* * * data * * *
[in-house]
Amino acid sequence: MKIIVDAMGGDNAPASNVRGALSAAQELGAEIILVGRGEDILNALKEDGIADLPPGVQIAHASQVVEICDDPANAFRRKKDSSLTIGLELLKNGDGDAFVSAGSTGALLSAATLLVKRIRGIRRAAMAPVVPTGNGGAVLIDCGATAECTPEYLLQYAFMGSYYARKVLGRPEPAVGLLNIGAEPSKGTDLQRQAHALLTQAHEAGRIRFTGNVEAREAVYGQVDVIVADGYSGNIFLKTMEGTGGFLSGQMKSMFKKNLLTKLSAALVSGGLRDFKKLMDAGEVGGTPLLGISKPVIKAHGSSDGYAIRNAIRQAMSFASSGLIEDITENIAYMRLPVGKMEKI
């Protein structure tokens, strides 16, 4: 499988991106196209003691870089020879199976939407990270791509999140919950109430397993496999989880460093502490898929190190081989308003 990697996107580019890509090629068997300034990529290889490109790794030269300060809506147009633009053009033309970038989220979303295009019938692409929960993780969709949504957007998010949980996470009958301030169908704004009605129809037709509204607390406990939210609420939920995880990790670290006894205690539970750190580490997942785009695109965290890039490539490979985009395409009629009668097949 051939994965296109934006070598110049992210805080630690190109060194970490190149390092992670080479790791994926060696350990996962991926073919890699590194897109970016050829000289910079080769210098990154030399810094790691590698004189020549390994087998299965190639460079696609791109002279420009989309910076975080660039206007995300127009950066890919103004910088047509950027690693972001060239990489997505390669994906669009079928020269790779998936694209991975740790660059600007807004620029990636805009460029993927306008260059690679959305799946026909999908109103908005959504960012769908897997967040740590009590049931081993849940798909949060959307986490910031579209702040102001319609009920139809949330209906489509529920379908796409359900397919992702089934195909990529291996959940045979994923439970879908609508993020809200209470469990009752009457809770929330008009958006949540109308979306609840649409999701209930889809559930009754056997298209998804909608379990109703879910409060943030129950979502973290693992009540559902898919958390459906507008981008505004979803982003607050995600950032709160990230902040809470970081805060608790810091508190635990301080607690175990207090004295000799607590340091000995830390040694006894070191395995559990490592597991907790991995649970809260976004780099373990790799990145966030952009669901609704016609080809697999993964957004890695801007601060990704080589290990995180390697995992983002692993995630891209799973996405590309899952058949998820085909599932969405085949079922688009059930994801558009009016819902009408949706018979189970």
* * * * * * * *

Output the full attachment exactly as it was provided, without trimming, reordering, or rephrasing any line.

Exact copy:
[in-house]
Amino acid sequence: MKIIVDAMGGDNAPASNVRGALSAAQELGAEIILVGRGEDILNALKEDGIADLPPGVQIAHASQVVEICDDPANAFRRKKDSSLTIGLELLKNGDGDAFVSAGSTGALLSAATLLVKRIRGIRRAAMAPVVPTGNGGAVLIDCGATAECTPEYLLQYAFMGSYYARKVLGRPEPAVGLLNIGAEPSKGTDLQRQAHALLTQAHEAGRIRFTGNVEAREAVYGQVDVIVADGYSGNIFLKTMEGTGGFLSGQMKSMFKKNLLTKLSAALVSGGLRDFKKLMDAGEVGGTPLLGISKPVIKAHGSSDGYAIRNAIRQAMSFASSGLIEDITENIAYMRLPVGKMEKI
């Protein structure tokens, strides 16, 4: 499988991106196209003691870089020879199976939407990270791509999140919950109430397993496999989880460093502490898929190190081989308003 990697996107580019890509090629068997300034990529290889490109790794030269300060809506147009633009053009033309970038989220979303295009019938692409929960993780969709949504957007998010949980996470009958301030169908704004009605129809037709509204607390406990939210609420939920995880990790670290006894205690539970750190580490997942785009695109965290890039490539490979985009395409009629009668097949 051939994965296109934006070598110049992210805080630690190109060194970490190149390092992670080479790791994926060696350990996962991926073919890699590194897109970016050829000289910079080769210098990154030399810094790691590698004189020549390994087998299965190639460079696609791109002279420009989309910076975080660039206007995300127009950066890919103004910088047509950027690693972001060239990489997505390669994906669009079928020269790779998936694209991975740790660059600007807004620029990636805009460029993927306008260059690679959305799946026909999908109103908005959504960012769908897997967040740590009590049931081993849940798909949060959307986490910031579209702040102001319609009920139809949330209906489509529920379908796409359900397919992702089934195909990529291996959940045979994923439970879908609508993020809200209470469990009752009457809770929330008009958006949540109308979306609840649409999701209930889809559930009754056997298209998804909608379990109703879910409060943030129950979502973290693992009540559902898919958390459906507008981008505004979803982003607050995600950032709160990230902040809470970081805060608790810091508190635990301080607690175990207090004295000799607590340091000995830390040694006894070191395995559990490592597991907790991995649970809260976004780099373990790799990145966030952009669901609704016609080809697999993964957004890695801007601060990704080589290990995180390697995992983002692993995630891209799973996405590309899952058949998820085909599932969405085949079922688009059930994801558009009016819902009408949706018979189970």